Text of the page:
When EBV lab test comes back abnormal, why does it translate into that it doesn’t mean anything?

Re: Simmaron Research

NEID Disease? Study Suggests Neuro, Endocrine and Immune Systems Work Together to Produce ME/CFS

By: Cort Johnson

January 26, 2018

I am no science genius and therefore had to make notes to myself in order to understand and absorb the information Cort Johnson related in his excellent article on Dr.Bruun Wyllier of Oslo Univerisity’s research.

For those who are either too ill to read the whole article or need a shorter version due to limited energy, I am sharing my notes with you, including explanations of keywords.

In Cort Johnson’s article, he states that Dr. Bruun Wyller of Oslo University had suggested that more research had to be done into the Epstein-Barr virus in ME/CFS. Now Dr. Wyller is looking at the interaction between the immune and endocrine systems.

Dr. Wyller began his new study reporting there was probably systemic inflammation present and B-cell functioning is impaired.

A *meta-analysis of 38 ME/CFS cytokine studies examining 77 *cytokines, only TGF-B was consistently elevated in 2/3rds of the studies. Cort Johnson doesn’t understand why TGF-B was not studied more, given it consistently shows up in studies. TGF-B can function as both an anti and pro-inflammatory cytokine depending on the situation it’s in.

Its three forms are involved in both inflammation and immunity and also affects or is affected by two stress-response systems in our bodies which appear to increase TGF-B levels and appear to also increase *cortisol levels.

In the past, Dr. Wyller used broad definitions for ME/CFS but this time used the Fukuda and our Canadian Consensus criteria (CCC) to determine if different definitions bring different results. It didn’t nor were TGF-B levels higher in adolescents nor was TGF-B associated with any clinical markers. It turns out that TGF-B is associated with increased levels of the stress hormones cortisol, *norepinephrine and *epinephrine in ME/CFS patients but not in controls. This association also corresponded with symptom severity. Dr. Wyller found that TGF-B levels were not important but the network they were embedded in was.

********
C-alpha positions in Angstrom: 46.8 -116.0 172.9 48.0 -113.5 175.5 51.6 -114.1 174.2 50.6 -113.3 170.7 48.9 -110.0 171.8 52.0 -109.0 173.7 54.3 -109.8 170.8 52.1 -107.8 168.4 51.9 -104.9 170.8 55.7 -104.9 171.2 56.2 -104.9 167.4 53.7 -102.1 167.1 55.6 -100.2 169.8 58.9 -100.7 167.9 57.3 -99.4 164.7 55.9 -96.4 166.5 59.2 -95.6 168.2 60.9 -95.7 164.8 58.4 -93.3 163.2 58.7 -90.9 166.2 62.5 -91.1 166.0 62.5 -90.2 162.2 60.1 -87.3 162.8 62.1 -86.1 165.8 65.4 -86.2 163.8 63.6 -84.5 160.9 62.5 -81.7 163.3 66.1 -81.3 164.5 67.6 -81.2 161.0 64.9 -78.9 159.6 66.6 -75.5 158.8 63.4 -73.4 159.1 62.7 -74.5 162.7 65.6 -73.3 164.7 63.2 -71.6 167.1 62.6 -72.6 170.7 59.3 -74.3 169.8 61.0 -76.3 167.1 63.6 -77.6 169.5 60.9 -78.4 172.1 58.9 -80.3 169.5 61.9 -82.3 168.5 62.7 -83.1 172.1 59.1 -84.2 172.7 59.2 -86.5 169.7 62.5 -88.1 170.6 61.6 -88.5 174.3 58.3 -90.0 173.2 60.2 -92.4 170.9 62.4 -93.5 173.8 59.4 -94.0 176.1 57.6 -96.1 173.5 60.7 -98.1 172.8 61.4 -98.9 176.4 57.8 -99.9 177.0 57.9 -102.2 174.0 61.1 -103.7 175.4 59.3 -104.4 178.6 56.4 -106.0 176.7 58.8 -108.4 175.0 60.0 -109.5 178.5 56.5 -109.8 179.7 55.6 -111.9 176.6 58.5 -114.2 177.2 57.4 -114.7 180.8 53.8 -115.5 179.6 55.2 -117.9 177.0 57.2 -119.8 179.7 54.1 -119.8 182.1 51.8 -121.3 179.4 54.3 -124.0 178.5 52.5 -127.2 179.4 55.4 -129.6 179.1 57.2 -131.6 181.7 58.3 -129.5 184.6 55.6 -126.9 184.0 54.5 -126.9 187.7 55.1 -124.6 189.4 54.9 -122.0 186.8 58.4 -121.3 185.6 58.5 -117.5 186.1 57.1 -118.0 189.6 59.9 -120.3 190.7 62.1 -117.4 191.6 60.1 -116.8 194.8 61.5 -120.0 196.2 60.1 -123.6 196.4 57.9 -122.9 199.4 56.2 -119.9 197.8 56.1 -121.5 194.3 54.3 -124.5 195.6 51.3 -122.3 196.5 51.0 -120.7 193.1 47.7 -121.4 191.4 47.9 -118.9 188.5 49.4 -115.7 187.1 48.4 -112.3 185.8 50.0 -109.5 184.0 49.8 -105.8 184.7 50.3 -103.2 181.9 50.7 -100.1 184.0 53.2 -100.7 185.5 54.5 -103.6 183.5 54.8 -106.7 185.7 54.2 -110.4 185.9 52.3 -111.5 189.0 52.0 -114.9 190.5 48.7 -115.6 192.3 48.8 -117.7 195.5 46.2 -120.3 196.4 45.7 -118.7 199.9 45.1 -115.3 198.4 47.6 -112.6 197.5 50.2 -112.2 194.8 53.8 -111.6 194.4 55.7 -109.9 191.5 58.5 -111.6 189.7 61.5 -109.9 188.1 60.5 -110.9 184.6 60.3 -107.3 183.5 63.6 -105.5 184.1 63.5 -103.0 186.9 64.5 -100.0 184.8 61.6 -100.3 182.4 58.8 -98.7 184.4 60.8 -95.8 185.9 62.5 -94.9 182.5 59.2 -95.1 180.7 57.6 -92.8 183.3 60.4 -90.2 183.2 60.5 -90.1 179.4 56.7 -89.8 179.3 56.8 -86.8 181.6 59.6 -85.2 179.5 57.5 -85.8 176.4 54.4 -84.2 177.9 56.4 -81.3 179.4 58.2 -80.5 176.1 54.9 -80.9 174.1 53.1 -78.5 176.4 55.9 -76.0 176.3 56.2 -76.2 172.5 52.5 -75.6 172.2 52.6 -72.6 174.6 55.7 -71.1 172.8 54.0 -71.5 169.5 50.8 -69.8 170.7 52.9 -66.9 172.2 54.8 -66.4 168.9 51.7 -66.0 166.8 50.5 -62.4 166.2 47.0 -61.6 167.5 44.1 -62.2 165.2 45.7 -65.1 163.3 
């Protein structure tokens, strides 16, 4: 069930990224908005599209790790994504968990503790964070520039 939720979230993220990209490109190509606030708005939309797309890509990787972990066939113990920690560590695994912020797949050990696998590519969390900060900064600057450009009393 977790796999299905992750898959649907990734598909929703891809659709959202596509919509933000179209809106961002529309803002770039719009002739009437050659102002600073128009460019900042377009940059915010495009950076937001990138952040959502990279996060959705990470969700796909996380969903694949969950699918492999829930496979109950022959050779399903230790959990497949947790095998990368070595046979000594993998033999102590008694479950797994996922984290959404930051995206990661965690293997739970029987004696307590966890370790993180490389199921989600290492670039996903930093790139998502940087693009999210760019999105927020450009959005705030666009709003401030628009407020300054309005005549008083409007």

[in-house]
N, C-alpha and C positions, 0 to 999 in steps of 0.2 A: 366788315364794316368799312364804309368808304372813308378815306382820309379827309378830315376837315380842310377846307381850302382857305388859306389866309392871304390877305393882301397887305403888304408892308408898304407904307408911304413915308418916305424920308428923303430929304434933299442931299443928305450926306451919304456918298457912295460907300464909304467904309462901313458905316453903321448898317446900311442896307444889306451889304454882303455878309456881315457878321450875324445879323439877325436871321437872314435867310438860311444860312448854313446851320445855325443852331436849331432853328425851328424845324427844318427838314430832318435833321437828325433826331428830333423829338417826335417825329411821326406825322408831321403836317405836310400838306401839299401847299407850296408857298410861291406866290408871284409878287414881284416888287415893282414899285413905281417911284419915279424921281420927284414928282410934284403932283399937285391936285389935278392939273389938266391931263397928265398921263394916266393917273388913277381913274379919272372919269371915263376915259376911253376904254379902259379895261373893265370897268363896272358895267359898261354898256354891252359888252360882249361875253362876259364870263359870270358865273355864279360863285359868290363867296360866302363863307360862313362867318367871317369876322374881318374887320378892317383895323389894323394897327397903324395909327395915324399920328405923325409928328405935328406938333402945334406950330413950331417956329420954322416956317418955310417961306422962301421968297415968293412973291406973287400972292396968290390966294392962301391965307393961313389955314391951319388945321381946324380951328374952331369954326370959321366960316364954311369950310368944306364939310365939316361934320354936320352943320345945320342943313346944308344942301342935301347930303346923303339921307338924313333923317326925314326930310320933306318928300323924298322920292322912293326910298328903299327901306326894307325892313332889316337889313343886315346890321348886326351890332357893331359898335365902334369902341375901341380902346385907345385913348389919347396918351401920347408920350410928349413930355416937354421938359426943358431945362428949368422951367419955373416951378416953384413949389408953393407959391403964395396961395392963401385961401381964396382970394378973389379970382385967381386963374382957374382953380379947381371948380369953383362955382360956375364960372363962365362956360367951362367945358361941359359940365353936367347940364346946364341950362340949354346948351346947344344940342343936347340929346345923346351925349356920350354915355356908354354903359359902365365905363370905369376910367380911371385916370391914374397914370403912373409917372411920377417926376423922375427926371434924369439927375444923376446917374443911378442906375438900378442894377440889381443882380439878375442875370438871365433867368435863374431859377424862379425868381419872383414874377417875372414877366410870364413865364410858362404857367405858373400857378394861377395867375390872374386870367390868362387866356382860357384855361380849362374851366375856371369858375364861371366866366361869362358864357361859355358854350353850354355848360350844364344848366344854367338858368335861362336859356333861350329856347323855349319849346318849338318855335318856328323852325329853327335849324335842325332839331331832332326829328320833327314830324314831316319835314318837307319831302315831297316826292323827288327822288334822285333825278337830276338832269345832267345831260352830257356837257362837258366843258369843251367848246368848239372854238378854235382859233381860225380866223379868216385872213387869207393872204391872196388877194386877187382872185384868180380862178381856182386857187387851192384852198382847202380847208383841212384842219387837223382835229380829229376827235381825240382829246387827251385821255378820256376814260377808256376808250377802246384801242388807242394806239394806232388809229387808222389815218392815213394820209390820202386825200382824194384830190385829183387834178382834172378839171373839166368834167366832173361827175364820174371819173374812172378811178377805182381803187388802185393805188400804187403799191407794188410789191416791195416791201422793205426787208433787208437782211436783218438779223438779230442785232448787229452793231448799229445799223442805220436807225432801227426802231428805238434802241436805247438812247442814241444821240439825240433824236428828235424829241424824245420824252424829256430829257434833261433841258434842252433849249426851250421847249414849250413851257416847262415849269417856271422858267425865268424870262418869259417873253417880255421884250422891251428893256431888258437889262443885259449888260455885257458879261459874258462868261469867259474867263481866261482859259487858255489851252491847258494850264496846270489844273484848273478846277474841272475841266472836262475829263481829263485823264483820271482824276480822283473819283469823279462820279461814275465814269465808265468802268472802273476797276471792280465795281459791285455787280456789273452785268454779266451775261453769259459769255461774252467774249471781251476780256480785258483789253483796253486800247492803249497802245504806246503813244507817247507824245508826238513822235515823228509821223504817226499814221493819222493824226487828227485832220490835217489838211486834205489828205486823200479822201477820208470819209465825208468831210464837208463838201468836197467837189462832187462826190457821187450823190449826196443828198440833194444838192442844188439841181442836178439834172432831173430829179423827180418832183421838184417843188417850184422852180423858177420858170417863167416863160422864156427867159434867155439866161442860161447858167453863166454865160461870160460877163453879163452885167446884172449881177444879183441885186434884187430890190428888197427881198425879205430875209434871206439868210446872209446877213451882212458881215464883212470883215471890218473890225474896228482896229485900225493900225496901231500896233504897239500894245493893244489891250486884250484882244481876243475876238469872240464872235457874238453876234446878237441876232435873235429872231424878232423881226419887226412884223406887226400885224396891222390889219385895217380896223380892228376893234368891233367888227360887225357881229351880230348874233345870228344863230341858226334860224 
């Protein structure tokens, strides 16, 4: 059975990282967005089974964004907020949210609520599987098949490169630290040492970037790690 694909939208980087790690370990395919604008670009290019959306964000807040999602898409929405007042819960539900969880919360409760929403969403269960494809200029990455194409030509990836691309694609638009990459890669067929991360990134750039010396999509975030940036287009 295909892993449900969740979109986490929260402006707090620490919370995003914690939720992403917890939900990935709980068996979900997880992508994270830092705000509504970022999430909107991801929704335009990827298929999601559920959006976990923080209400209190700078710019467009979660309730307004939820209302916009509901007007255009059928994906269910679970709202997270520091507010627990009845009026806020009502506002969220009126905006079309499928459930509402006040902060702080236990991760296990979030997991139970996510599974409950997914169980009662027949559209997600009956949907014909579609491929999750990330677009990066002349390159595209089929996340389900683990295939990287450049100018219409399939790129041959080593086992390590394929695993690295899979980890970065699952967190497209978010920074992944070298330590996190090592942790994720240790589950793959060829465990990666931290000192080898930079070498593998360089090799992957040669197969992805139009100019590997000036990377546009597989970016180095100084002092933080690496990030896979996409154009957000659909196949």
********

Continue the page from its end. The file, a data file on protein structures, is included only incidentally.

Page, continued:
Cort Johnson says that we will shortly see from Dr. Klimas intense testing during exercise suggests exercise-induced immune activity trips off automic nervous problems in ME/CFS. Dr. Gordon Broderick’s studies suggest that cytokine levels don’t need to be high to have untoward effects on ME/CFS patients but simply depend upon where they are embedded in. Dr. Wyller believes a complex neuro-endocrine-immune interaction may be contributing to the fatigue and possibly to the EBV issues in ME/CFS. Dr. Wyller’s follow-up study will be to check interaction with EBV and determine how effectively the B=cells in ME/CFS patients respond to EBV in the presense of neuroendocrine hormones.

To read the entire article, please go to:



META-ANALYSIS: Conceptually, a meta-analysis uses a statistical approach to combine the results from multiple studies in an effort to increase power (over individual studies), improve estimates of the size of the effect and/or to resolve uncertainty when reports disagree.

CYTOKINES: any of a number of substances, such as interferon, interleukin, and growth factors, that are secreted by certain cells of the immune system and have an effect on other cells.

CORTISO: another term for hydrocortisone aka a steroid hormone produced by the adrenal cortex and used medicinally to treat inflammation resulting from eczema and rheumatism.

NOREPINEPHRINE: a chemical released from the sympathetic nervous system in response to stress. It is classified as a neurotransmitter, a chemical that is released from neurons. Because the release of norepinephrine affects other organs of the body, it is also referred to as a stress hormone.

EPINEPHRINE: also known as adrenalin or adrenaline, is a hormone, neurotransmitter, and medication. Epinephrine is normally produced by both the adrenal glands and certain neurons.

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